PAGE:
With the factory working on a parallel timeline, once the approvals are in place and the foundation and septic are set, the home can be erected quite quickly. Tanney emphasizes that sustainability is also about sustaining your bank balance. An exhaustive design process with 3D computer models ensures a higher degree of predictability in terms of time and cost. He explains, “The crews are also on site less because about 80% of the house is set in just one day. They are made in big blocks with all the walls and windows and insulation and sheet rock, lighting, custom countertops, cabinets and plumbing fixtures, sinks, tiles and speaker wire. Every inch is specified so it only takes two to four weeks to build the house. It’s incredibly exciting.” He sums up, “Each house is something specific but it’s also part of a bigger process.”
Little did housing industry innovator Emil Hanslin know when he founded Yankee Barn Homes in 1969, he would be establishing a lexicon of one of the most popular contemporary Hamptons home styles, the modern barn. The goal for the company remains the same today, to build custom homes with the finest materials for weather protection and energy conservation, winning multiple years of the Best of Houzz Design award. Their designs now reach across all different architectural styles. Creative Director and co-owner Jeffrey Rosen who has been with the company for the past 11 years comments, “Every house is a custom design house. Even though we do have houses on the website that’s just a starting point for the end user. They can create any kind of inspiration they want.” Rosen says they are happy to work with a client’s architect or designer but also offer an in-house design team which can save on professional fees.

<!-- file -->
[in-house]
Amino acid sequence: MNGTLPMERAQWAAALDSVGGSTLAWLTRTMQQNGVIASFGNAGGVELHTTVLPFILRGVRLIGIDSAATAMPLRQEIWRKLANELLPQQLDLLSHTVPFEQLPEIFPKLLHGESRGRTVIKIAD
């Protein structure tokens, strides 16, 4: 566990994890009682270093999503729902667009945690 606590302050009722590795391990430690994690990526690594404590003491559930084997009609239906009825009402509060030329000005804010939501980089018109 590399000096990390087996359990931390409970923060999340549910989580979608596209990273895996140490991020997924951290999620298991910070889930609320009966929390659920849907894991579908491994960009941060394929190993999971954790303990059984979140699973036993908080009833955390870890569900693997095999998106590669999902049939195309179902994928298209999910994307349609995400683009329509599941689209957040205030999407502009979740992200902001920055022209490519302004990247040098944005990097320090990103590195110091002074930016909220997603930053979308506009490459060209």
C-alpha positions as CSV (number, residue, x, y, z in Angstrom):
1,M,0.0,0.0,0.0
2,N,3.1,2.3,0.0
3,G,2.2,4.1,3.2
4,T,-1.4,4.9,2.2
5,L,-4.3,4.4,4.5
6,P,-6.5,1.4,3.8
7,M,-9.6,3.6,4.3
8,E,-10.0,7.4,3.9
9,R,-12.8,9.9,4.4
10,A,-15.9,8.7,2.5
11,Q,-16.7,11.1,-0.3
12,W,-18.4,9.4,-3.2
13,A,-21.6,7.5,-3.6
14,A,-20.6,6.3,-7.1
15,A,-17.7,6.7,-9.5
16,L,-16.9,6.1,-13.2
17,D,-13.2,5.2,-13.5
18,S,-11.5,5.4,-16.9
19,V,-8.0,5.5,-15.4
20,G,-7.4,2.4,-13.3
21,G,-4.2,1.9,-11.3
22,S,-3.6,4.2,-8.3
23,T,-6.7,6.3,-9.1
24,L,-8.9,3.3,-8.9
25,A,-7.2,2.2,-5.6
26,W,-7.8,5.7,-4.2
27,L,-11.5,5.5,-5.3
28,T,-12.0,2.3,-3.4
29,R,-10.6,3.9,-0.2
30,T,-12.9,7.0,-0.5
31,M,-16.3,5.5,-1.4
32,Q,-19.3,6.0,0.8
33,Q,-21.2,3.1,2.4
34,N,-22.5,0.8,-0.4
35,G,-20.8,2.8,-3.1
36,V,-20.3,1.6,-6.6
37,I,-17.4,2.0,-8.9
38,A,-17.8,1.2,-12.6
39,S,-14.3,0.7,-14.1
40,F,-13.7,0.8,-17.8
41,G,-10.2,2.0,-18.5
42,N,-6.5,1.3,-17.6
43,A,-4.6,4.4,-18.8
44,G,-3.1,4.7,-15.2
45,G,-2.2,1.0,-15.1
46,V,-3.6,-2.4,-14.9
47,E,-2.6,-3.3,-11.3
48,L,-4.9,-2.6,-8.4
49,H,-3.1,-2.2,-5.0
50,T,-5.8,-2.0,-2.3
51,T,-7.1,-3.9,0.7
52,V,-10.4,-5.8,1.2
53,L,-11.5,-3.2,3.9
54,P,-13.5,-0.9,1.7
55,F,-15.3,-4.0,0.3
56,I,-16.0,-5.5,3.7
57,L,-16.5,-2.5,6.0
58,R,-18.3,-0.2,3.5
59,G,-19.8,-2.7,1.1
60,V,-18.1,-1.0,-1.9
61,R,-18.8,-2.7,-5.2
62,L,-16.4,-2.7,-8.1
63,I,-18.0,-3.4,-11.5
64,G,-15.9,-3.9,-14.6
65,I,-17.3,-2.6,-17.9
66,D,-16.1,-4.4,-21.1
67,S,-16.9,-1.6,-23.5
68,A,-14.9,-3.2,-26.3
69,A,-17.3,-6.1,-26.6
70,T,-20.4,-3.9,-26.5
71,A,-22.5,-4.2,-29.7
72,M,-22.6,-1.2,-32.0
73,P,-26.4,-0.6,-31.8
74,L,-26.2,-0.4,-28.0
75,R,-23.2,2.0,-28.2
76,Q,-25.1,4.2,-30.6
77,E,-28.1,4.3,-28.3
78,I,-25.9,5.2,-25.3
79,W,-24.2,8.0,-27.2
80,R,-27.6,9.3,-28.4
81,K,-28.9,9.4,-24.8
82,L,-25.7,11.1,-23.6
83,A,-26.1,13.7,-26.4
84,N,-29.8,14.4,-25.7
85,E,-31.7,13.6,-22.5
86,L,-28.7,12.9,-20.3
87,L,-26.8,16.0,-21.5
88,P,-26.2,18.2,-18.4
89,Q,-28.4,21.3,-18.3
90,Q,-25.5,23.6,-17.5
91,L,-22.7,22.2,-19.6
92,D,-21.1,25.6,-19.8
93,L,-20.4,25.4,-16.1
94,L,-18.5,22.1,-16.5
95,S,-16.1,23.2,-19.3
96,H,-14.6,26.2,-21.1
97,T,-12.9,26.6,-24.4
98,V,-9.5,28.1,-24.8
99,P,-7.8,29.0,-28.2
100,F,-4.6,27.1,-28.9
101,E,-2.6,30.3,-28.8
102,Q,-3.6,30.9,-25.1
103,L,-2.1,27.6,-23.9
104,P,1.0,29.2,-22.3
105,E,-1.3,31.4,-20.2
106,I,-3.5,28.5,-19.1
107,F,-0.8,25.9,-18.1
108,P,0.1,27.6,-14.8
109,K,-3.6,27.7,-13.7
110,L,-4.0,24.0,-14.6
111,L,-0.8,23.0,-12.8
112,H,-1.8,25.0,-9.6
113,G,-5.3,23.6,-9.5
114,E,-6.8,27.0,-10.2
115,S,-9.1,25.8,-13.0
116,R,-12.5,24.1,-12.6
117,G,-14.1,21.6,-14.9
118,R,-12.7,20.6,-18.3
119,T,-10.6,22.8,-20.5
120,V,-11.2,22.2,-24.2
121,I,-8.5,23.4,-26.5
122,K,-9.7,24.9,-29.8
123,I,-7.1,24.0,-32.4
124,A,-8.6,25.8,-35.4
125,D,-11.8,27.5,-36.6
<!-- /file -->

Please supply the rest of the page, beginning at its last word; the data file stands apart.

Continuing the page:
“There is a time savings as well in terms of the house being pre-manufactured at the factory in New Hampshire,” he explains, “The house can be designed and stored and ready for delivery in advance. Houses can go up any time of the year as long as the foundation, slab or crawl is in place. The house is delivered to the foundation and the shell is put up in a week to two weeks completely enclosed. That is huge.”
“The houses are also extremely airtight because we have a trademarked insulation system,” says Rosen, “There is not the traditional leakage from stick build.” The company has developed its trademarked roof and wall panel systems, increasing efficiency of the home. These True Panels are manufactured in their climate-controlled shop and built with premium grade Sustainable Forest Initiative certified, kiln dried lumber. Rosen adds, “Because the house is premanufactured in New Hampshire there is also very little job waste. It’s on people’s mind these days of the green value.” Well, maybe there’s just enough left over to create a very chic Hamptons doghouse.